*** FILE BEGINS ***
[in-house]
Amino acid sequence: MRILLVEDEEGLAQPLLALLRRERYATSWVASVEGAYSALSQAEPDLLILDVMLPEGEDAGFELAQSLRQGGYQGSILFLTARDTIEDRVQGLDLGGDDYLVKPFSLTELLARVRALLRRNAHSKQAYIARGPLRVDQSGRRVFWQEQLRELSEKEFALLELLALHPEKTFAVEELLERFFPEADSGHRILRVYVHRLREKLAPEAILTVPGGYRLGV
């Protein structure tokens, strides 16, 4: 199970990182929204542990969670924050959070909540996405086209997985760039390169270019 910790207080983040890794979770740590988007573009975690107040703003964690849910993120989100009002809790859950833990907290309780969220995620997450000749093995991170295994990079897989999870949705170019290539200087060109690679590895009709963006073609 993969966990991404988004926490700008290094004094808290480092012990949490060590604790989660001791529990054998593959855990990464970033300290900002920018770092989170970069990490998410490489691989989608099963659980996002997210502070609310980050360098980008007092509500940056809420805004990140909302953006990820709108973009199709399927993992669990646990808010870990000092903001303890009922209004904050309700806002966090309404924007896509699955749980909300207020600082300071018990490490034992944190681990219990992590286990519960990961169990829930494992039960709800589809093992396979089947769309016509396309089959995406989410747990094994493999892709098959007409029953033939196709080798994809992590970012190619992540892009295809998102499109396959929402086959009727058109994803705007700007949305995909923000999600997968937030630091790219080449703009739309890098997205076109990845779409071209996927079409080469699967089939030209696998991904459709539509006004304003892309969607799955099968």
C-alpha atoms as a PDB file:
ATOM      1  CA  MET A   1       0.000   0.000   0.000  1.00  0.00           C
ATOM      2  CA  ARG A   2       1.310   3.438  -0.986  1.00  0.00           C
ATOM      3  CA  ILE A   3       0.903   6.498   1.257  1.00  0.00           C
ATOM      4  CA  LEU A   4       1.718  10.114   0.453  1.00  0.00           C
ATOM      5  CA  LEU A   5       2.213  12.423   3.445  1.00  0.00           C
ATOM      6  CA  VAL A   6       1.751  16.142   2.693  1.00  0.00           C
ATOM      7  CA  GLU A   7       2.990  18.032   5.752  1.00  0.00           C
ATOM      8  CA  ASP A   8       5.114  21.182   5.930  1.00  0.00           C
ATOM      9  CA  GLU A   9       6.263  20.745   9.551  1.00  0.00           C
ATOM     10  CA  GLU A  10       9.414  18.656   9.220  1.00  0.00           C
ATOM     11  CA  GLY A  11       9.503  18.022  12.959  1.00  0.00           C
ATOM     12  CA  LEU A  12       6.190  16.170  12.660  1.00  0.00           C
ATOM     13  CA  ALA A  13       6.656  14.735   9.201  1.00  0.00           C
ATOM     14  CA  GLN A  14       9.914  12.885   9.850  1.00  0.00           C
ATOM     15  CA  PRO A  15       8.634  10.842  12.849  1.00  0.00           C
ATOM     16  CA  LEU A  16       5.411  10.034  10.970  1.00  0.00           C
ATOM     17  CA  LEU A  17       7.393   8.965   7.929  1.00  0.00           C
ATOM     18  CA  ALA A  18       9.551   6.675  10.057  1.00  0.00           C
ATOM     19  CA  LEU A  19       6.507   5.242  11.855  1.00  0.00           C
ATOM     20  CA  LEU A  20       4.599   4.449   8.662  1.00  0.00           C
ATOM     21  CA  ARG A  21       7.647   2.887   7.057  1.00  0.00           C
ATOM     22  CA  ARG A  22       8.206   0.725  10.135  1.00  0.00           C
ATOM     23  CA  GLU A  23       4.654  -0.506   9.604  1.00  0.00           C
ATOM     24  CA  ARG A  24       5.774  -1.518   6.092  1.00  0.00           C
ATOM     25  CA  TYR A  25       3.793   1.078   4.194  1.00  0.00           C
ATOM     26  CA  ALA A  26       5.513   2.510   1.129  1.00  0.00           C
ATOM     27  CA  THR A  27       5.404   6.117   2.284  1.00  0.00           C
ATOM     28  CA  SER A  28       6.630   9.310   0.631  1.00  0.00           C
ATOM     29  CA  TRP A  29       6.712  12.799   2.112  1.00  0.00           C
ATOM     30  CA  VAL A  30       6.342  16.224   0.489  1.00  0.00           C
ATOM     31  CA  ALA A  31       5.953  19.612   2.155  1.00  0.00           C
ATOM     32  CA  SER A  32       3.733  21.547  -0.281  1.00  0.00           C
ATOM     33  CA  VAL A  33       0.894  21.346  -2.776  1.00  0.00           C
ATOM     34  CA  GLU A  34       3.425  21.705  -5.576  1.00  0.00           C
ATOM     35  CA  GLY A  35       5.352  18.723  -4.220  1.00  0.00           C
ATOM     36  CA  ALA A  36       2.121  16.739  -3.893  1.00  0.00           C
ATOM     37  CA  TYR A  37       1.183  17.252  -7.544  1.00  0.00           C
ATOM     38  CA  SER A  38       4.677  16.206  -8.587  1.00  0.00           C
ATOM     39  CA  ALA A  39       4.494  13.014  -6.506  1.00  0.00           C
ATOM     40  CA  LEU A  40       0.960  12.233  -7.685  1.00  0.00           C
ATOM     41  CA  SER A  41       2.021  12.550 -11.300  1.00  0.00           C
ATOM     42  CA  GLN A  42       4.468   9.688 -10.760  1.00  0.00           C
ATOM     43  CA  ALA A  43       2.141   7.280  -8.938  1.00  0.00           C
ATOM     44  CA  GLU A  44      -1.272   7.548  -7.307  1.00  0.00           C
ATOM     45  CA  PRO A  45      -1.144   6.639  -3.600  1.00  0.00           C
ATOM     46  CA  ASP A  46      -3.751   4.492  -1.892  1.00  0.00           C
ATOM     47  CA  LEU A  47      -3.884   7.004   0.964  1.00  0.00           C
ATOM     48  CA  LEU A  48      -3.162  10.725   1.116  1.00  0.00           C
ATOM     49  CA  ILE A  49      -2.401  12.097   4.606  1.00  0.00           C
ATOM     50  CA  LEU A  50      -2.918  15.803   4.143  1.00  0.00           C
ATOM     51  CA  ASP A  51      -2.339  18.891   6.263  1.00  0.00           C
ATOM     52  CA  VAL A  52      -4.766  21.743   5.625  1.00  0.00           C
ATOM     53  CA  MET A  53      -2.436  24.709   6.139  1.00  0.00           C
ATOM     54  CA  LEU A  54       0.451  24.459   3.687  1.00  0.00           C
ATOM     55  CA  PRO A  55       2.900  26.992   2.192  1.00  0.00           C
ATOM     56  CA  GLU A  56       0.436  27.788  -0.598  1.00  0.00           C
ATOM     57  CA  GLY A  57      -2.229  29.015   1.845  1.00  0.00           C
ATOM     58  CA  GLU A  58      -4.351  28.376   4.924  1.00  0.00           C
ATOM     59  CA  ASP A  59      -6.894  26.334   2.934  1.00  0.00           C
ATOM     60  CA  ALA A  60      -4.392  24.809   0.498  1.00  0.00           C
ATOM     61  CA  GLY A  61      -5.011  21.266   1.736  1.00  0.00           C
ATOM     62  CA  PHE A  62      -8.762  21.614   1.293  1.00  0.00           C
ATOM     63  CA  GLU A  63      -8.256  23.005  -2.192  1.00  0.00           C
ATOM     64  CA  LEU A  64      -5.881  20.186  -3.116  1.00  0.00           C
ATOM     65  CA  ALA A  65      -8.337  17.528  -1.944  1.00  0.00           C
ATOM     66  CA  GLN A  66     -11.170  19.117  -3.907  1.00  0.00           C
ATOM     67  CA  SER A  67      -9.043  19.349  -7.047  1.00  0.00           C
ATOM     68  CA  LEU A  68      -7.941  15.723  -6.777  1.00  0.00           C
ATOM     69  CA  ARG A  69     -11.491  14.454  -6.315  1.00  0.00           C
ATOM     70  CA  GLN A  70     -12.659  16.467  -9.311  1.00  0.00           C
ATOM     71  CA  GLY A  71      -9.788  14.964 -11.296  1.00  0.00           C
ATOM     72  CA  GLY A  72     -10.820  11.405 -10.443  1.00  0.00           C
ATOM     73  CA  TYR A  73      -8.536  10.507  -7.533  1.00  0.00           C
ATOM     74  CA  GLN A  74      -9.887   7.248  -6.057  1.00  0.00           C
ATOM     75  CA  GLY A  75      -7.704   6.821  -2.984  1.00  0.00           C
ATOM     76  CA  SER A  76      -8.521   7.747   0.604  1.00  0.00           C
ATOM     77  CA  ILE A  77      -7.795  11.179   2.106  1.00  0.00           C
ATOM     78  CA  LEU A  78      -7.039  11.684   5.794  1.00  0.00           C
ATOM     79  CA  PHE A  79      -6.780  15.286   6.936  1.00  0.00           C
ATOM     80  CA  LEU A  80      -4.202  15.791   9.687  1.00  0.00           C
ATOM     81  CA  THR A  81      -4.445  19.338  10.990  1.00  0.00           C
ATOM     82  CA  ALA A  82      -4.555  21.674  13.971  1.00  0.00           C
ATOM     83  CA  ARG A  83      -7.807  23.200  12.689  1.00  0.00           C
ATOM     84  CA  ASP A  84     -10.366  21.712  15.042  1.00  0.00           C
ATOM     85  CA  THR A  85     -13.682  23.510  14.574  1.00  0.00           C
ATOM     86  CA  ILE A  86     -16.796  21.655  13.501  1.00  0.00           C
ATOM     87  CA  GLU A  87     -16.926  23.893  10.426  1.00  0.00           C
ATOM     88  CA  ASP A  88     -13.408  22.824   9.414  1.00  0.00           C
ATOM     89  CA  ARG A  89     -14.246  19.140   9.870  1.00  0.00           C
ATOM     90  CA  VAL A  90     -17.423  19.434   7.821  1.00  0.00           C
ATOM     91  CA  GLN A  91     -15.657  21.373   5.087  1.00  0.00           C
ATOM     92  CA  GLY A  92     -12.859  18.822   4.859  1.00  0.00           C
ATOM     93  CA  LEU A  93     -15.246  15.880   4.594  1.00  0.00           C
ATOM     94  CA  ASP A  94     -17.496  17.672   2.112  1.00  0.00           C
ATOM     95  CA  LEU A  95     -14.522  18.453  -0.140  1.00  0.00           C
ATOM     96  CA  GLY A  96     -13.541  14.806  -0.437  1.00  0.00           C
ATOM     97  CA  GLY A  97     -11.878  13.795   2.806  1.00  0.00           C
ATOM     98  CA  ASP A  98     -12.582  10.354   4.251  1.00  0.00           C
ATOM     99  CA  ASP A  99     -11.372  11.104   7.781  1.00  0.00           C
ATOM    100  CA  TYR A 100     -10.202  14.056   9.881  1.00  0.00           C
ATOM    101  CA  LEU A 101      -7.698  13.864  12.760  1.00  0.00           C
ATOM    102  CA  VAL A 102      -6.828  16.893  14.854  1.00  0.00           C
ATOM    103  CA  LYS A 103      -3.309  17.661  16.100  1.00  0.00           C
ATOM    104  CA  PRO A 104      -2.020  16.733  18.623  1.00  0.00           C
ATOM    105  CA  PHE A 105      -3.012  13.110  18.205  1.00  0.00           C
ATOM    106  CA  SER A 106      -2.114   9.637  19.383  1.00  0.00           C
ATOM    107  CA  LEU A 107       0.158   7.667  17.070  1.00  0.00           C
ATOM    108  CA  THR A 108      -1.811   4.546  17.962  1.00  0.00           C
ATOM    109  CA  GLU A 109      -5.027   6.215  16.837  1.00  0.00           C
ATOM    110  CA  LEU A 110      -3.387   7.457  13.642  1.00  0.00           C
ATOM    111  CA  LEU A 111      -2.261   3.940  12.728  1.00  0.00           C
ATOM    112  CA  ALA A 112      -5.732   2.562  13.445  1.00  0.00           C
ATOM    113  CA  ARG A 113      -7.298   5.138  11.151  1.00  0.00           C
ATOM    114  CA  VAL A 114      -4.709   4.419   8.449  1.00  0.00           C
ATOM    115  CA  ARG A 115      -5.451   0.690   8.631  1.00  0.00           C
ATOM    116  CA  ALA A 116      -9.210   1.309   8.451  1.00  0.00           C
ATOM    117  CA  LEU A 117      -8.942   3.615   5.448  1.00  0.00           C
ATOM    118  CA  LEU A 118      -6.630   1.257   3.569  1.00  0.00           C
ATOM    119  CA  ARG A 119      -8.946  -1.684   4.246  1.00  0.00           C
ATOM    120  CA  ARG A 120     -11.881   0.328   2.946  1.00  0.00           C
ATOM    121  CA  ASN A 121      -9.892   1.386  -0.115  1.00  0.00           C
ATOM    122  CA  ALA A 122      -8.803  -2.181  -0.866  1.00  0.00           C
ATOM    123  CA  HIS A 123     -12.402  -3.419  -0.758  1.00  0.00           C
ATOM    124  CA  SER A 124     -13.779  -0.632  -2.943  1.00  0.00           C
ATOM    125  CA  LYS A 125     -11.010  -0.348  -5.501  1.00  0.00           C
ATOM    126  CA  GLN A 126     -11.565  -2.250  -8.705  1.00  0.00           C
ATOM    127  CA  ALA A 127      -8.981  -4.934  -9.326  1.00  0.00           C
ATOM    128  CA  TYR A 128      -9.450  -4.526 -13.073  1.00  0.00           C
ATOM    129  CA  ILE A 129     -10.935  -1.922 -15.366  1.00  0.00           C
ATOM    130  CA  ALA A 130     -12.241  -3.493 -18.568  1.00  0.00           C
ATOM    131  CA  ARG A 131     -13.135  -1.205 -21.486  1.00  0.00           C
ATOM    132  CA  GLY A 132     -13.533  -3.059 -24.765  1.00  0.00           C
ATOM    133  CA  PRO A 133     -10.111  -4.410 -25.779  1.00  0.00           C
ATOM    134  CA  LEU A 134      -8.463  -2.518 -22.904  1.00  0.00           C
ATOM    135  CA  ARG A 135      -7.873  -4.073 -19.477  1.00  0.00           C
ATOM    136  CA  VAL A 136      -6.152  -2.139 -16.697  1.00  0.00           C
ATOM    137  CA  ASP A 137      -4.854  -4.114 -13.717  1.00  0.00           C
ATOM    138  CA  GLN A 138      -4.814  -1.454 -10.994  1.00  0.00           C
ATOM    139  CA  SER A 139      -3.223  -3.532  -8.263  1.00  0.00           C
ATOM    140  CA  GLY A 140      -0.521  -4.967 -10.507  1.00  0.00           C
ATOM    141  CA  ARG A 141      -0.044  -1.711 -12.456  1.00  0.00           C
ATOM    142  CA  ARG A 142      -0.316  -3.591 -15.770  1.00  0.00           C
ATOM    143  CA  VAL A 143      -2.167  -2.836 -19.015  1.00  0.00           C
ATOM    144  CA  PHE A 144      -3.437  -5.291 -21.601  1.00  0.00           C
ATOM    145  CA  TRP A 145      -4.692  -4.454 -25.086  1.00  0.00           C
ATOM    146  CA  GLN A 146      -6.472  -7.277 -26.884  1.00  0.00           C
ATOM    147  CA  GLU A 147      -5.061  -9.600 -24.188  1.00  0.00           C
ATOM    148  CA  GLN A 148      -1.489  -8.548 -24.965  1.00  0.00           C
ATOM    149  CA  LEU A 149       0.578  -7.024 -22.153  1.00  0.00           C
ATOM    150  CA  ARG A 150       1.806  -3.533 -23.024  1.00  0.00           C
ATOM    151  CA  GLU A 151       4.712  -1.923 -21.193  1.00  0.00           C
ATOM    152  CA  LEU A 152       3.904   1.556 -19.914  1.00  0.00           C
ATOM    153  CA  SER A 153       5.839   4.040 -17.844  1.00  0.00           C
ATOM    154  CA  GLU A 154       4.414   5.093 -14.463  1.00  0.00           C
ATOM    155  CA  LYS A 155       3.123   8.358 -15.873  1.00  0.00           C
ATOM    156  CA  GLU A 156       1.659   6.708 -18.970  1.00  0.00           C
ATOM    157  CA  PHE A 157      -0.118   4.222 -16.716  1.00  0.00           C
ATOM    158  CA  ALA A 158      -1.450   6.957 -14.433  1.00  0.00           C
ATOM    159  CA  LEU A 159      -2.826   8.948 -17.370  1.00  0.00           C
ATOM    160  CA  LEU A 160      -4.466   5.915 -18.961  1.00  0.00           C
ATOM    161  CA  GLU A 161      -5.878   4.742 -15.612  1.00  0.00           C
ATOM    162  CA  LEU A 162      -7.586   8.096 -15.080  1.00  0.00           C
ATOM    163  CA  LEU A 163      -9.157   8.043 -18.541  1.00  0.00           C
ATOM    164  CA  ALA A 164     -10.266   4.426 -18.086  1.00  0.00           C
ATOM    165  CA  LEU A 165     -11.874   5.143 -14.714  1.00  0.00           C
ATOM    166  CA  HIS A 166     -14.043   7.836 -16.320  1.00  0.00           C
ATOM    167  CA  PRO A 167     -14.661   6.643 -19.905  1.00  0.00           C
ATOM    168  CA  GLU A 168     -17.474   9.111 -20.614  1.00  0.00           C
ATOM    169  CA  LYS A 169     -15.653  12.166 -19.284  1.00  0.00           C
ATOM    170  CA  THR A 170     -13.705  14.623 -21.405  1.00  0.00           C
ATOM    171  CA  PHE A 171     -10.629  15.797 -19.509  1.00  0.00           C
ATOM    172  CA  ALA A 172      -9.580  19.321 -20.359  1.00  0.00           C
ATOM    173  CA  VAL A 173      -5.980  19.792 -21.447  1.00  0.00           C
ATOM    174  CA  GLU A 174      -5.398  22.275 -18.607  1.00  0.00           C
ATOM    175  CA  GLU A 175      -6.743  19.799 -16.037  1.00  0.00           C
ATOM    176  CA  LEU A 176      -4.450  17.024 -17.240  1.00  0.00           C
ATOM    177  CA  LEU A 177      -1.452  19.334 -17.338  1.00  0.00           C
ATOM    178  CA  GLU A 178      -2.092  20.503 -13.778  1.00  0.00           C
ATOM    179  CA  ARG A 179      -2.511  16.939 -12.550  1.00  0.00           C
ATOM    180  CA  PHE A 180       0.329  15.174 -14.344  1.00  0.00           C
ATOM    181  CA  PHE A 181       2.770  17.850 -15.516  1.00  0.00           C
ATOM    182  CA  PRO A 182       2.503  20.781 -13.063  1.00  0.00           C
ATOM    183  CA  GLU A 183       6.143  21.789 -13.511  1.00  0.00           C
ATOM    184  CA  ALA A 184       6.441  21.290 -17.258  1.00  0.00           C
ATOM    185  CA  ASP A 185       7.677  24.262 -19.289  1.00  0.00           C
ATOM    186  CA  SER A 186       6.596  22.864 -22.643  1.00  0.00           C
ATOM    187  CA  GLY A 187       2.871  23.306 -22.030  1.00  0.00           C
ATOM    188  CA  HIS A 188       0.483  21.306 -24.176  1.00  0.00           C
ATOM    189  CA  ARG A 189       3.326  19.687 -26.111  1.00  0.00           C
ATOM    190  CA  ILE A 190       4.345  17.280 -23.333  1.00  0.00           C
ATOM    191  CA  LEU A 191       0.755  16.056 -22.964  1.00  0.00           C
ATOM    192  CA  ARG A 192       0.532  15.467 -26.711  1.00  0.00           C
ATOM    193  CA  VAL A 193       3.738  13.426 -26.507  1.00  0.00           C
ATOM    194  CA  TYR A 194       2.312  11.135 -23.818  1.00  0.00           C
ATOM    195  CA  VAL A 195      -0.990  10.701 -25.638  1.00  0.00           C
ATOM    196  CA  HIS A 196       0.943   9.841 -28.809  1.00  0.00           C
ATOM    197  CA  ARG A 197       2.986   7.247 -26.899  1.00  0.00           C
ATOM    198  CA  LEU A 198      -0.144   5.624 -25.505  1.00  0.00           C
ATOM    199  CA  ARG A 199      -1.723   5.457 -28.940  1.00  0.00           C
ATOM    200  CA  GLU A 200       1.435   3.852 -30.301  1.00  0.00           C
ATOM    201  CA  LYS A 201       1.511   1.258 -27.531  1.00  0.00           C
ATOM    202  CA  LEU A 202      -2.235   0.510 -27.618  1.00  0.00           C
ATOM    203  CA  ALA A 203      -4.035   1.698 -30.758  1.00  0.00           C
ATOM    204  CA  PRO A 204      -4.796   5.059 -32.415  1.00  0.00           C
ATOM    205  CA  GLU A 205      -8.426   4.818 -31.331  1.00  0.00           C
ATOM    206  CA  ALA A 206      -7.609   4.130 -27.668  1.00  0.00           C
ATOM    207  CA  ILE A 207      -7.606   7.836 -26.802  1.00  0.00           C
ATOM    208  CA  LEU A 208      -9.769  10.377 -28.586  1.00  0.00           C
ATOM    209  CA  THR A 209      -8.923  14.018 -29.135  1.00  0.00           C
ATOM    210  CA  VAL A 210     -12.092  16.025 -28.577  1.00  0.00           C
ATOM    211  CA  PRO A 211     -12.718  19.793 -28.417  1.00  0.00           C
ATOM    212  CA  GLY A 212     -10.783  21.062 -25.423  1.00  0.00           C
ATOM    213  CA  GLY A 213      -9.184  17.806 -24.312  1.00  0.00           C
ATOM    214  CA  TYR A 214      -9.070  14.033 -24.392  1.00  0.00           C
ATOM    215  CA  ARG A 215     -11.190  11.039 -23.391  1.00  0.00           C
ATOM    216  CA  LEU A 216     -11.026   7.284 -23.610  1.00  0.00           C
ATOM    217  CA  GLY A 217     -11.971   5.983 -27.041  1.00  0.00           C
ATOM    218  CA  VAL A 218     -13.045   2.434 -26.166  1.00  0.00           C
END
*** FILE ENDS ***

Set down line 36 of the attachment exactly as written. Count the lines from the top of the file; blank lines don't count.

ATOM     32  CA  SER A  32       3.733  21.547  -0.281  1.00  0.00           C